Why do we feel compelled to set New Year's resolutions? What about ‘January 1st’ gives us the motivation to change? Studies have shown that we are more likely to tackle new goals when a significant milestone passes, such as the outset of a new week, month, or year. This is called the Fresh Start Effect. Just as physical landmarks mark distances along a road trip, temporal landmarks mark the passage of time. These timely landmarks serve as mental ‘accounting periods,’ encouraging us to take a big-picture view of our lives.
These goals often take shape in the form of New Year’s Resolutions. Despite their cultural importance, resolutions — let’s face it — have become the butt of many jokes in early January. Dedicated gym-goers complain about the rush of ‘resolutioners’ using the gym every January, only to taper off as the weeks roll by. Google searches for diets, gym visits, and goal-setting increase as a new year dawns. Many of us, reflecting on a less-than-ideal 2021, strive to become completely different people in 2022, embodying the saying, ‘new year, new me.’ However, statistics show that only about 8-10% of people achieve their goals each year.
Why is this?
This week's blog considers the science and psychology behind New Year’s resolutions and explores why humans often fail to keep their yearly goals. Looking at the findings of prominent psychologists and recent research studies, we dive into the annual cultural tradition that humans have been partaking in for over 4000 years.
Success and Failure Rates: Keeping Resolutions Over the First 6 Months
Professor & Chair of Psychology at the University of Scranton, John C Norcross, has written on the science behind New Year's resolutions for decades. Amongst his research that spans from 1978-2020, Norcross has found that of those who make a New Year’s resolution:
- 75% are still successful in keeping it after one week.
- After two weeks, the number drops to 71%.
- After one month, the number drops again to 64%.
- And after six months, 46% of people who make a resolution are still successful in keeping it.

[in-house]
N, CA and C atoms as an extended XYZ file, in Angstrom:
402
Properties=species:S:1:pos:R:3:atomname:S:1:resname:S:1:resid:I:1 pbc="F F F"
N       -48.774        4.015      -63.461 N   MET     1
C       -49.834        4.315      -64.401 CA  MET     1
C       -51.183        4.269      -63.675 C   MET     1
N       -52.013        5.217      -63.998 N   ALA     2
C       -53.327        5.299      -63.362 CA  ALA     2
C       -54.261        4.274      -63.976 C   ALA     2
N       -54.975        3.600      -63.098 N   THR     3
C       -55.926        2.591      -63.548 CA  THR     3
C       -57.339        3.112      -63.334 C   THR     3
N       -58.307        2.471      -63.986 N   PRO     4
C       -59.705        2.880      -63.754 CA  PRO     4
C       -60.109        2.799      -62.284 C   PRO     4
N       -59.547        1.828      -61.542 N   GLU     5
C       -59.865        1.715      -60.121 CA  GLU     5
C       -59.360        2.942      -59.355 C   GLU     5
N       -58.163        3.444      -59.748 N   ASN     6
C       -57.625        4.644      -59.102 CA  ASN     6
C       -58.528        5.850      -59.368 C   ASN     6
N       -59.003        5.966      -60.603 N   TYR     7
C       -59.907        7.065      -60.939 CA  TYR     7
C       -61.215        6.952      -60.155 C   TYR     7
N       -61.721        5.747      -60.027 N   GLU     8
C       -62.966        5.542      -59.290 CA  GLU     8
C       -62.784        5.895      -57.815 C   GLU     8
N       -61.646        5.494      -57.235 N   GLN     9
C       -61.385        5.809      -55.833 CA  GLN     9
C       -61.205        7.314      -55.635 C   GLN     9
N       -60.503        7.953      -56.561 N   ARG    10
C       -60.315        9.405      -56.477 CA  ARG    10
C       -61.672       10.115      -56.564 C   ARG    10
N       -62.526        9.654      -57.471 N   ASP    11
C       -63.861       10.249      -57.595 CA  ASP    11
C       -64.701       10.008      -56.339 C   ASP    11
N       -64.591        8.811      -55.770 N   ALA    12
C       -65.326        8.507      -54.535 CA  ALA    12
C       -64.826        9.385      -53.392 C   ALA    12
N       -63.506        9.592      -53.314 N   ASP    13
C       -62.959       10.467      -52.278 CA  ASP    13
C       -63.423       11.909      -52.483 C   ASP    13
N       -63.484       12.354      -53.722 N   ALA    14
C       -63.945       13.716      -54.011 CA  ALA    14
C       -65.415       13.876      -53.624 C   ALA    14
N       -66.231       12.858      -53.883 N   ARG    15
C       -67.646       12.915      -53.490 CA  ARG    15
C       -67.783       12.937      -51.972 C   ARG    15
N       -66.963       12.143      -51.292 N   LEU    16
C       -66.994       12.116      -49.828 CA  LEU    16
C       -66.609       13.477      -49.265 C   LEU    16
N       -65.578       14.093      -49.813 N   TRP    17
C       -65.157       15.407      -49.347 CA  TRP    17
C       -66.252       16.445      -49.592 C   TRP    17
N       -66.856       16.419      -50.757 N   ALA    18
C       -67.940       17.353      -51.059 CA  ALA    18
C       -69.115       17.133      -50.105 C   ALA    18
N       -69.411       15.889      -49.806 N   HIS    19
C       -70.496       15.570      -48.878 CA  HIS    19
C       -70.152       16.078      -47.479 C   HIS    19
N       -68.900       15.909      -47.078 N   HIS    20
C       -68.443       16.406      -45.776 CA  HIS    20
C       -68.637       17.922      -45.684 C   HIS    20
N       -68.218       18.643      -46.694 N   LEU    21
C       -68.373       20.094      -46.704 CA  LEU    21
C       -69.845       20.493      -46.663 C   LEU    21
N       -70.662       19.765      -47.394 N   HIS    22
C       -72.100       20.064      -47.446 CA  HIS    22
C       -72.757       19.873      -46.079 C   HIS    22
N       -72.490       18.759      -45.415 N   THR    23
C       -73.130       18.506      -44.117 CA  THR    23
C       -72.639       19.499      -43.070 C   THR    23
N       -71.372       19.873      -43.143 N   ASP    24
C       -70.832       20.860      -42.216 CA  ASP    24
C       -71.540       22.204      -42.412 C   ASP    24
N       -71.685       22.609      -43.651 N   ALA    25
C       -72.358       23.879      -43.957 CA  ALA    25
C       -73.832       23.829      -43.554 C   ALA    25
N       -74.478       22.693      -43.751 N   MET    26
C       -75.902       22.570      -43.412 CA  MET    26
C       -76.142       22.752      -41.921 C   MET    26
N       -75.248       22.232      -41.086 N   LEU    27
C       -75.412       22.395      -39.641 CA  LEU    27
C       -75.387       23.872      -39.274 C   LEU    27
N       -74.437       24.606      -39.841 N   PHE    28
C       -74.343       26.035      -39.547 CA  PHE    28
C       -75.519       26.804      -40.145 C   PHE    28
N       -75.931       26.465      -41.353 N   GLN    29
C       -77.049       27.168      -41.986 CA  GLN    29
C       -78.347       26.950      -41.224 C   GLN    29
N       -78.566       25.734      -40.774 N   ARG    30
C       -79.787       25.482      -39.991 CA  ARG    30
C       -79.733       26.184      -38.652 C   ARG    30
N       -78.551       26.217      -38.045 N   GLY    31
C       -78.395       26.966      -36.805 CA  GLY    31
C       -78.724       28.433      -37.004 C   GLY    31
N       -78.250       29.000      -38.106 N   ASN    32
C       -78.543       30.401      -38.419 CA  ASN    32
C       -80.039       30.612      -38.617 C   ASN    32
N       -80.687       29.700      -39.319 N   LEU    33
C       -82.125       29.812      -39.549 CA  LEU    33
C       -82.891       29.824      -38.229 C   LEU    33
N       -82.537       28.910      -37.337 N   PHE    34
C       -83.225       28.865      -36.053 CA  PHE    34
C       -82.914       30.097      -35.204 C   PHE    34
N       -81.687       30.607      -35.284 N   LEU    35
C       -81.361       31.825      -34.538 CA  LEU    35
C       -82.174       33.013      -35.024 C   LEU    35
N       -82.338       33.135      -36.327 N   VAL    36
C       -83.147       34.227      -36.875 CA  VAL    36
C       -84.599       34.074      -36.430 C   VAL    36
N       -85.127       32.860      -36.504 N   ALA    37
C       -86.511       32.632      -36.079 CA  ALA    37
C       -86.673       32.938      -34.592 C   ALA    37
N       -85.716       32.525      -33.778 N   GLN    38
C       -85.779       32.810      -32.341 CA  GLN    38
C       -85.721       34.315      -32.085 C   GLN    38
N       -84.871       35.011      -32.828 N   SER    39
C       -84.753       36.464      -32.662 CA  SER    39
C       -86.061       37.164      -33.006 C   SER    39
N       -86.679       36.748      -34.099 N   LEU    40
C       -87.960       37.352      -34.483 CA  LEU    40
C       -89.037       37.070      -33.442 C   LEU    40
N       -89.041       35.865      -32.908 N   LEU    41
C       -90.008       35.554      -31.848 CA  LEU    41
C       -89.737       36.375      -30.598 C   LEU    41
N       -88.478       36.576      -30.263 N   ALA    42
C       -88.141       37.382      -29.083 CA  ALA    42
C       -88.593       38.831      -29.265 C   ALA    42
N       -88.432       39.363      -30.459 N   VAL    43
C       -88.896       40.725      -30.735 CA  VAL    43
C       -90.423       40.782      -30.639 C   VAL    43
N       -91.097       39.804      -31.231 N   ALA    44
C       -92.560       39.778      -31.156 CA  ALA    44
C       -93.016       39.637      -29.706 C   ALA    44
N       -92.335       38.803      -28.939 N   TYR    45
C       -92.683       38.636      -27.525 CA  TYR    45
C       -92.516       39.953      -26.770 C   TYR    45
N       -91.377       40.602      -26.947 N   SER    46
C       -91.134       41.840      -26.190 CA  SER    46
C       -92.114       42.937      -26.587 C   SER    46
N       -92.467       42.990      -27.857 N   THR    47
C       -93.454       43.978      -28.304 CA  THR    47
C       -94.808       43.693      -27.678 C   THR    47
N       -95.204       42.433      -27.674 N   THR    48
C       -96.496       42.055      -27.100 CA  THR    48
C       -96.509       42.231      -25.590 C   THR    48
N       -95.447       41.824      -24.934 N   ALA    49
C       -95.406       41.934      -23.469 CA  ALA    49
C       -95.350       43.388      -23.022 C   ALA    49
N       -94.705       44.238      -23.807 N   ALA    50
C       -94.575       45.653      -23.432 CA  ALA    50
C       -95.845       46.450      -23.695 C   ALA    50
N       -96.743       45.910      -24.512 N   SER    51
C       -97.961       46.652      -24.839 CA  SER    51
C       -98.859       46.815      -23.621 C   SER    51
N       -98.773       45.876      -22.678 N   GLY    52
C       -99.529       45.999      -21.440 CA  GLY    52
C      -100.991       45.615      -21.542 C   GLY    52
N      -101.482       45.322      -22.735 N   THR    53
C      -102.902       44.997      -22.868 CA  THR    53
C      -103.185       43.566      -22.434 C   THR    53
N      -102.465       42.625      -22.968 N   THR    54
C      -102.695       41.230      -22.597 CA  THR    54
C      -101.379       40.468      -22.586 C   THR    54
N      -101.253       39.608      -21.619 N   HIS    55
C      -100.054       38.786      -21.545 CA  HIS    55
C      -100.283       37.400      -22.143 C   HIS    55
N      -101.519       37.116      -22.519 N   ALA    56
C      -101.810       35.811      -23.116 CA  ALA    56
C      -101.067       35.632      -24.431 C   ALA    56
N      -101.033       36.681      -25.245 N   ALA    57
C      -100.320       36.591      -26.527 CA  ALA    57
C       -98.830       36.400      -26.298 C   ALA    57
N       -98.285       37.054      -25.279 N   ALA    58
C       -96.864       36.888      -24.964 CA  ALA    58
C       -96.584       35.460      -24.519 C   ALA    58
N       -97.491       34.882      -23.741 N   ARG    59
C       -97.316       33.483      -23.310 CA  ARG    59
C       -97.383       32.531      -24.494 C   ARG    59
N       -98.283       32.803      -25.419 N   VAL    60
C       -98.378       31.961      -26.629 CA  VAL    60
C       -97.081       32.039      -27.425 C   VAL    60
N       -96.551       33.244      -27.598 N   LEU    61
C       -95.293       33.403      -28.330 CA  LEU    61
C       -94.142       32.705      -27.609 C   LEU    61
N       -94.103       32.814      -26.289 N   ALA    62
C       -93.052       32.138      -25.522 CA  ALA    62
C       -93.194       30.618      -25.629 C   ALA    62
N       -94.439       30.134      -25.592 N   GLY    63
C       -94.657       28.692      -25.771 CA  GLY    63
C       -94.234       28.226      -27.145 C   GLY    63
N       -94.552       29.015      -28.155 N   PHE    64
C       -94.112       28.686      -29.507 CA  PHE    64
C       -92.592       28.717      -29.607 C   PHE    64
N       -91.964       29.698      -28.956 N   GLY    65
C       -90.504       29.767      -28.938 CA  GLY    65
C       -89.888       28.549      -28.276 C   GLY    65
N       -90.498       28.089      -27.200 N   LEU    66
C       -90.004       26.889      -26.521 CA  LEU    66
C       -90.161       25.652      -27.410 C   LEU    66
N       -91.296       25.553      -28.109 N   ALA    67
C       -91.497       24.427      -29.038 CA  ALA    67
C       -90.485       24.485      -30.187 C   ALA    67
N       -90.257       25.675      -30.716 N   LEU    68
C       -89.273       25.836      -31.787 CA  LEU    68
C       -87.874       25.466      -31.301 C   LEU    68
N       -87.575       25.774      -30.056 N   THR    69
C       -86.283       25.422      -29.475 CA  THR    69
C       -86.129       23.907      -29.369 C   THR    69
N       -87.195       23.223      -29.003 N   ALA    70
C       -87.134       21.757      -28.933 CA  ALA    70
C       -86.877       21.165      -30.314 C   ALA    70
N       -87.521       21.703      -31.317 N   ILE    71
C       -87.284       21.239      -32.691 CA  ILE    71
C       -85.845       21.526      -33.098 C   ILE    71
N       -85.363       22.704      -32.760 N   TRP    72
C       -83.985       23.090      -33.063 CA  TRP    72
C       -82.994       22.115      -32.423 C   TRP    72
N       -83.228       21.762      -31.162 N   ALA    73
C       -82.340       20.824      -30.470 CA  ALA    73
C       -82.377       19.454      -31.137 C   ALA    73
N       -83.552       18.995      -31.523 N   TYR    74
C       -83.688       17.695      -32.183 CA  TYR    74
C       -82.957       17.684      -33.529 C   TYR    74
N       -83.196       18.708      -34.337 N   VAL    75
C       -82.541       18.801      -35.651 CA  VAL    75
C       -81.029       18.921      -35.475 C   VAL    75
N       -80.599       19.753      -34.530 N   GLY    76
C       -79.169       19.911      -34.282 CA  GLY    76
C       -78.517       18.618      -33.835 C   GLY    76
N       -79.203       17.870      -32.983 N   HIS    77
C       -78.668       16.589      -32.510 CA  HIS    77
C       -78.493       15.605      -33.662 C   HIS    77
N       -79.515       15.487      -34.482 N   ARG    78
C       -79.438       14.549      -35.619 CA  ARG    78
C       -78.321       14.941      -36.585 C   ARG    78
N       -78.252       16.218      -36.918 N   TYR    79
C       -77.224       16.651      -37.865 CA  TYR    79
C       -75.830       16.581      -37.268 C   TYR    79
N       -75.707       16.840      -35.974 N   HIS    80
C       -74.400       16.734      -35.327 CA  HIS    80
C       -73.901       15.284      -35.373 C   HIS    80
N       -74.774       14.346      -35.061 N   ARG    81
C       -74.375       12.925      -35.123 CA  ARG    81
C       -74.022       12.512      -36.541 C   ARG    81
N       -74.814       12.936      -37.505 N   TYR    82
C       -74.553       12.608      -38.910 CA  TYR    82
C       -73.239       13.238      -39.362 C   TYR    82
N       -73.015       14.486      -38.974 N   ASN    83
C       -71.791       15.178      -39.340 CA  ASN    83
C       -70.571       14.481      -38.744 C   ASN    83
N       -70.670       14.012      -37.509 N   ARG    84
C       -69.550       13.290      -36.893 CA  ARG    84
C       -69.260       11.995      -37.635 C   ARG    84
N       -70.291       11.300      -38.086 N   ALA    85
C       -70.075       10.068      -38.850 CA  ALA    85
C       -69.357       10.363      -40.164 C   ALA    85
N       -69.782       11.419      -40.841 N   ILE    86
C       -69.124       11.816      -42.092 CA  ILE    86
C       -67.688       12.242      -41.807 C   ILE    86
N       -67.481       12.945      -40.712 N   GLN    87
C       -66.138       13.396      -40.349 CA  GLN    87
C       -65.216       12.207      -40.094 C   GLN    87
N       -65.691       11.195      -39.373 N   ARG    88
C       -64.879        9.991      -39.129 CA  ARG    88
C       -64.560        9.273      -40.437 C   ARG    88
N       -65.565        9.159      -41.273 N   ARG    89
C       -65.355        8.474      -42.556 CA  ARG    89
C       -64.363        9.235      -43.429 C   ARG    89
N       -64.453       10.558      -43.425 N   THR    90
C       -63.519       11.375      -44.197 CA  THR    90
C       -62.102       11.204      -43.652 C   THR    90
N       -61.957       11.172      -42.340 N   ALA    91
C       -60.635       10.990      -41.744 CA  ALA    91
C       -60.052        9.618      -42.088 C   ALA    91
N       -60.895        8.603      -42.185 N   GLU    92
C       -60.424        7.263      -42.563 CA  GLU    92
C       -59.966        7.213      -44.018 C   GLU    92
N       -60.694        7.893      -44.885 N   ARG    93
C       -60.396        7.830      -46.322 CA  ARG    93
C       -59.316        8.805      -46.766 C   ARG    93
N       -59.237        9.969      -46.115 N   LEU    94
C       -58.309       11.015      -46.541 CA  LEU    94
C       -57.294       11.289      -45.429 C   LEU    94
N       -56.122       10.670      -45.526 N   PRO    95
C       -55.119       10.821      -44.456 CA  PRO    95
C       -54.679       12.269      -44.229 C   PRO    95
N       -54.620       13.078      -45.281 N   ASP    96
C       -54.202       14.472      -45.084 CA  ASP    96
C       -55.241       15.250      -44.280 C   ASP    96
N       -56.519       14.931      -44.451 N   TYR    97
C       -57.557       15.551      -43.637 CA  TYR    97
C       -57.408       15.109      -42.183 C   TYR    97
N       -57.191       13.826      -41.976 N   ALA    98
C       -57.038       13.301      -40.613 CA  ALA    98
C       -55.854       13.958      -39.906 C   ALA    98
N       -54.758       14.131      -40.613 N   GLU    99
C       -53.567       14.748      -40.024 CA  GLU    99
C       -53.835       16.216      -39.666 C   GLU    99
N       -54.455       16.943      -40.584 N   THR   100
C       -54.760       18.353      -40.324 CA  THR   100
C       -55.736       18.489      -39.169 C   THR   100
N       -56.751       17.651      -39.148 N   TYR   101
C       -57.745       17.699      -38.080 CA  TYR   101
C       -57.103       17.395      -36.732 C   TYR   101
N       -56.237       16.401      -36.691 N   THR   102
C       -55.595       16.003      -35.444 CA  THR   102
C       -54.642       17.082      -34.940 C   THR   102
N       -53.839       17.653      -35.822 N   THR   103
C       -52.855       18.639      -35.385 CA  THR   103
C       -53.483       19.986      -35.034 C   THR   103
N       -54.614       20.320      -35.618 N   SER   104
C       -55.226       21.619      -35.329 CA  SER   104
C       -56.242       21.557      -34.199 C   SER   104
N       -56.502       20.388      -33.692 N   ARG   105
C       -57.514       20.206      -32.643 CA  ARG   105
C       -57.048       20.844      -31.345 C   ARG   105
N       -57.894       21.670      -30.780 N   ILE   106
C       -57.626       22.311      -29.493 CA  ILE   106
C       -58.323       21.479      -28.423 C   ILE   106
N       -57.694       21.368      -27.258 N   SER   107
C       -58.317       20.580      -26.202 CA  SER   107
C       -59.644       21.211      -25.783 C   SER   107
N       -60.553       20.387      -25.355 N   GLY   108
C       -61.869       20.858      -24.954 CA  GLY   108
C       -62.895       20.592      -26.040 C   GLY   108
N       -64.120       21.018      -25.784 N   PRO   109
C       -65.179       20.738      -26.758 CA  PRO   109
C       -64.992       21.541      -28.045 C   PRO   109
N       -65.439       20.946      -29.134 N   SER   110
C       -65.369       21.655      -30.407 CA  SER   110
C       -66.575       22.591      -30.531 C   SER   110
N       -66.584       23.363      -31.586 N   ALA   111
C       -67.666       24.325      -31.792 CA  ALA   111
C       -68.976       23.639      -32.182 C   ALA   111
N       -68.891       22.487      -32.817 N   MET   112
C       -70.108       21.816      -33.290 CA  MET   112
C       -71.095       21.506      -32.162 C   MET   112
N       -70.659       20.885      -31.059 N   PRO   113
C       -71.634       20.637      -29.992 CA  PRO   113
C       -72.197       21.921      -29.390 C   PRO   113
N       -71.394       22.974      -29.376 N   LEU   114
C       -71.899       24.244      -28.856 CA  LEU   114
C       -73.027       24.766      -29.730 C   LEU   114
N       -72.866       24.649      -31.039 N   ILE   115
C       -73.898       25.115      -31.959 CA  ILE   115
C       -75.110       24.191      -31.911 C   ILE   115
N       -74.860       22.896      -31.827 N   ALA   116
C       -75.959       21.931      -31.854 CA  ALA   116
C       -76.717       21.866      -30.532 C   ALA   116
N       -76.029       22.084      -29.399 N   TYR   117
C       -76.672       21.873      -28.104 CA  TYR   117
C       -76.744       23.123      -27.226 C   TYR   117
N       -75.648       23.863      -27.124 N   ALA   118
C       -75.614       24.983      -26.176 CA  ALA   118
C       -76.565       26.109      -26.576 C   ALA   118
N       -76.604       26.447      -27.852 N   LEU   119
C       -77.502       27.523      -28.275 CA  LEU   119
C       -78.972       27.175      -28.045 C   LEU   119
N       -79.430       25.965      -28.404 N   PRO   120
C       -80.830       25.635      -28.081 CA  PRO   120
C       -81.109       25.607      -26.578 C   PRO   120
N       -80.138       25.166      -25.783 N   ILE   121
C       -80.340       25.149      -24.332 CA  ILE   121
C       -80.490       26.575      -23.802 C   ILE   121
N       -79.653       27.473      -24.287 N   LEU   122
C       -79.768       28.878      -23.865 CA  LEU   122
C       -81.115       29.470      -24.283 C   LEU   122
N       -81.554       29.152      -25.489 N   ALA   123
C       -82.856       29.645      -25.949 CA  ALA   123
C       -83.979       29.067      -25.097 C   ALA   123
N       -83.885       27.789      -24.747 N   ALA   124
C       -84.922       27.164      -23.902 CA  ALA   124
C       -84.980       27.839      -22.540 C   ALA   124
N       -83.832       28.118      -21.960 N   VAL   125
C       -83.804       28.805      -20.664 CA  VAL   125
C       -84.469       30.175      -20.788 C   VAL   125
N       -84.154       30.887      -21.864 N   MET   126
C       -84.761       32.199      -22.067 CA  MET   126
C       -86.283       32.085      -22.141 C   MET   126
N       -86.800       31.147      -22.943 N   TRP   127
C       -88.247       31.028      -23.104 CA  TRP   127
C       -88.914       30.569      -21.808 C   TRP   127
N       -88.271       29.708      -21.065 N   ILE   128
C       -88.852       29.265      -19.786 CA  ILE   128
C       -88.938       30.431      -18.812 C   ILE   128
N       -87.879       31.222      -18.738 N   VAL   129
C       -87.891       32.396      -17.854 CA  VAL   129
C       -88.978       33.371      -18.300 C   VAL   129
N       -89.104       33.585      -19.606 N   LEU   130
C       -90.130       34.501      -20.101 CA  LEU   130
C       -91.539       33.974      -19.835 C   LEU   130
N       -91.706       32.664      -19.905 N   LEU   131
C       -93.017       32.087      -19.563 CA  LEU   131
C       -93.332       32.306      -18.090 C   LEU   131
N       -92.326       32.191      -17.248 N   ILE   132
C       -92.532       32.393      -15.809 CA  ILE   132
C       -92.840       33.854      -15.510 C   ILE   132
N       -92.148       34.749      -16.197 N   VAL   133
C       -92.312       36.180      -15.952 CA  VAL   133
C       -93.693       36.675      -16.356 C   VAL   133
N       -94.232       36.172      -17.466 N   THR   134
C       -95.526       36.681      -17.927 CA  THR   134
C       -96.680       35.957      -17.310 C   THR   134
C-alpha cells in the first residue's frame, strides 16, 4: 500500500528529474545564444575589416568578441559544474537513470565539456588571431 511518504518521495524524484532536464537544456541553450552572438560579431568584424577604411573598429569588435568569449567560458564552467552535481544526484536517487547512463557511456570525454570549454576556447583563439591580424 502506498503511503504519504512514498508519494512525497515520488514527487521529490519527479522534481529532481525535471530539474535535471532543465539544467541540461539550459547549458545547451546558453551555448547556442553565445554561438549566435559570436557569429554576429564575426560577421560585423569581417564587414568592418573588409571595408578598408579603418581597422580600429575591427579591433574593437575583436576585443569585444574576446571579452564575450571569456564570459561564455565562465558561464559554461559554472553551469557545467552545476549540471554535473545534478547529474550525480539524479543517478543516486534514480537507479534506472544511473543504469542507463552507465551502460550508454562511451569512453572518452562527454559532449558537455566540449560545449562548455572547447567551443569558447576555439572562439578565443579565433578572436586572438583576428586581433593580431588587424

- Compared to those with similar goals but no set resolution, only 8% are still successful after six months.
The Most Popular Resolutions
Professor Norcross has identified patterns amongst the thousand New Year’s resolutions he has encountered in his research over the years. The most popular resolution among the participants concerned physical health (33%). The second most popular category was weight loss (20%). The third most popular category was the desire to change one’s eating habits (13%), followed by resolutions regarding personal growth (9%) and mental health/sleep (5%) as the fourth- and fifth-most popular categories, respectively. The remaining participants (20%) made resolutions regarding work, studies, tobacco and other habits.
Why Do Resolutions Fail?
In his book, Be Fearless: Change Your Life in 28, Psychotherapist Jonathan Alpert breaks down three of the biggest reasons people fail to complete their resolutions each year. Here's what he has to say:
Your resolution wasn't specific enough.
One of the biggest reasons people fail to keep their New Year's resolutions is because they're not specific enough. For example, resolving to ‘exercise more’ or ‘lose weight’ are easy ways to set yourself up for failure, as they lack ways to mark progress and are unlikely to keep you motivated throughout the year.
Instead, try making your goal specific, like running a particular race you have circled on the calendar or losing 10 pounds by a particular date. Having a timeline on your resolution is helpful, so think of short-term, medium-term, and long-term benchmarks that will let you know you're on track to achieving your goal.
You didn’t frame your resolution positively.
Another problem people face when making resolutions is framing them with negative language. When people resolve to stop wasting money or stop eating junk food, for example, it often backfires because it makes them think about the very thing they're trying to avoid.
Try framing your goal in positive language instead. So much of how we talk to ourselves impacts our actions and our behavior. Instead of telling ourselves 'Don't eat junk food,' we should be telling ourselves the behavior we desire, like 'Eat carrots and peanut butter as a healthy snack.' Language has a powerful effect on your overall motivation and self-perception.
Your resolution isn't about you.
Another major obstacle people face is making New Year's resolutions that don't reflect what they actually want. The biggest culprits are dieting and exercise trends, but it can apply to any number of goals, like a career-related goal inspired by what you think other people expect of you.
Goals need to be made for the individual. Often, people seem to be influenced by their friends, their family, and what they see in society. People need to set goals that are for themselves and unique to themselves. Goals based on existing skills and circumstances have a higher chance of being completed because they are grounded in reality. Be true to yourself when setting up your New Year’s resolution, and you’ll have a more enjoyable and successful change journey.
We Want to Hear From You
Did you set your own New Year's resolution this year? Was it health or career-oriented? Let us know what you plan on working on in 2022 in the comment section below. Feel free to share any tips and resources to help others reach their goals.